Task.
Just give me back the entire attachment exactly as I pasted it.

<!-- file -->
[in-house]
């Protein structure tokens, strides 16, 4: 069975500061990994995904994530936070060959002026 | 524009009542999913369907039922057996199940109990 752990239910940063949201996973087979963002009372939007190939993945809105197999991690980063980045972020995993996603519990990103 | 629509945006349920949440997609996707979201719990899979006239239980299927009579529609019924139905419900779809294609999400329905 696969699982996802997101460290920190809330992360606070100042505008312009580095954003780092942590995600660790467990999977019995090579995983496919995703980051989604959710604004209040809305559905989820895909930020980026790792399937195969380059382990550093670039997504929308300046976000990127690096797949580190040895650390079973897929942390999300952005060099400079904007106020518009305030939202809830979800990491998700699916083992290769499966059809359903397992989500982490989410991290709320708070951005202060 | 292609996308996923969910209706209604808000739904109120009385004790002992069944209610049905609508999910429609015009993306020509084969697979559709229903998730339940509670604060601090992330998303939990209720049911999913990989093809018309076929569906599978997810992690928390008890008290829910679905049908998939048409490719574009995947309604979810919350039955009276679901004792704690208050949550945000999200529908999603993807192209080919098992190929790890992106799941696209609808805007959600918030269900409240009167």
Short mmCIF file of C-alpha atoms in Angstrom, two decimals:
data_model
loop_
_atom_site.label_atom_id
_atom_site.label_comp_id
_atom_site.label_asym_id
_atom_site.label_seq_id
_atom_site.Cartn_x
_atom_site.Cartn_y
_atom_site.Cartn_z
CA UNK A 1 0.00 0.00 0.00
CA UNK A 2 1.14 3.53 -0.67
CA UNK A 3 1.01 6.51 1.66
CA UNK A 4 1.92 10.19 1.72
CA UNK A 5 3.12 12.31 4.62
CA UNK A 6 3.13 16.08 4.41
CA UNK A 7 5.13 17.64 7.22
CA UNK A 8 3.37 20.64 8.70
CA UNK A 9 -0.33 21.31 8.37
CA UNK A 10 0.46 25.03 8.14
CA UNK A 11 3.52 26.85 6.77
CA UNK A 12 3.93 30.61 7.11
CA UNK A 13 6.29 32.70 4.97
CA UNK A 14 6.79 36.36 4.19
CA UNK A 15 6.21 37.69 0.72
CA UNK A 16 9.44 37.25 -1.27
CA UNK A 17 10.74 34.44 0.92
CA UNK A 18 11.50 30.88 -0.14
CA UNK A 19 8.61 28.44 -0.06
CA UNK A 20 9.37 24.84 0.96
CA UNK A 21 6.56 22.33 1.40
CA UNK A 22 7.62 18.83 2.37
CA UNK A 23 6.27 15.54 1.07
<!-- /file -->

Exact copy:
[in-house]
């Protein structure tokens, strides 16, 4: 069975500061990994995904994530936070060959002026 | 524009009542999913369907039922057996199940109990 752990239910940063949201996973087979963002009372939007190939993945809105197999991690980063980045972020995993996603519990990103 | 629509945006349920949440997609996707979201719990899979006239239980299927009579529609019924139905419900779809294609999400329905 696969699982996802997101460290920190809330992360606070100042505008312009580095954003780092942590995600660790467990999977019995090579995983496919995703980051989604959710604004209040809305559905989820895909930020980026790792399937195969380059382990550093670039997504929308300046976000990127690096797949580190040895650390079973897929942390999300952005060099400079904007106020518009305030939202809830979800990491998700699916083992290769499966059809359903397992989500982490989410991290709320708070951005202060 | 292609996308996923969910209706209604808000739904109120009385004790002992069944209610049905609508999910429609015009993306020509084969697979559709229903998730339940509670604060601090992330998303939990209720049911999913990989093809018309076929569906599978997810992690928390008890008290829910679905049908998939048409490719574009995947309604979810919350039955009276679901004792704690208050949550945000999200529908999603993807192209080919098992190929790890992106799941696209609808805007959600918030269900409240009167």
Short mmCIF file of C-alpha atoms in Angstrom, two decimals:
data_model
loop_
_atom_site.label_atom_id
_atom_site.label_comp_id
_atom_site.label_asym_id
_atom_site.label_seq_id
_atom_site.Cartn_x
_atom_site.Cartn_y
_atom_site.Cartn_z
CA UNK A 1 0.00 0.00 0.00
CA UNK A 2 1.14 3.53 -0.67
CA UNK A 3 1.01 6.51 1.66
CA UNK A 4 1.92 10.19 1.72
CA UNK A 5 3.12 12.31 4.62
CA UNK A 6 3.13 16.08 4.41
CA UNK A 7 5.13 17.64 7.22
CA UNK A 8 3.37 20.64 8.70
CA UNK A 9 -0.33 21.31 8.37
CA UNK A 10 0.46 25.03 8.14
CA UNK A 11 3.52 26.85 6.77
CA UNK A 12 3.93 30.61 7.11
CA UNK A 13 6.29 32.70 4.97
CA UNK A 14 6.79 36.36 4.19
CA UNK A 15 6.21 37.69 0.72
CA UNK A 16 9.44 37.25 -1.27
CA UNK A 17 10.74 34.44 0.92
CA UNK A 18 11.50 30.88 -0.14
CA UNK A 19 8.61 28.44 -0.06
CA UNK A 20 9.37 24.84 0.96
CA UNK A 21 6.56 22.33 1.40
CA UNK A 22 7.62 18.83 2.37
CA UNK A 23 6.27 15.54 1.07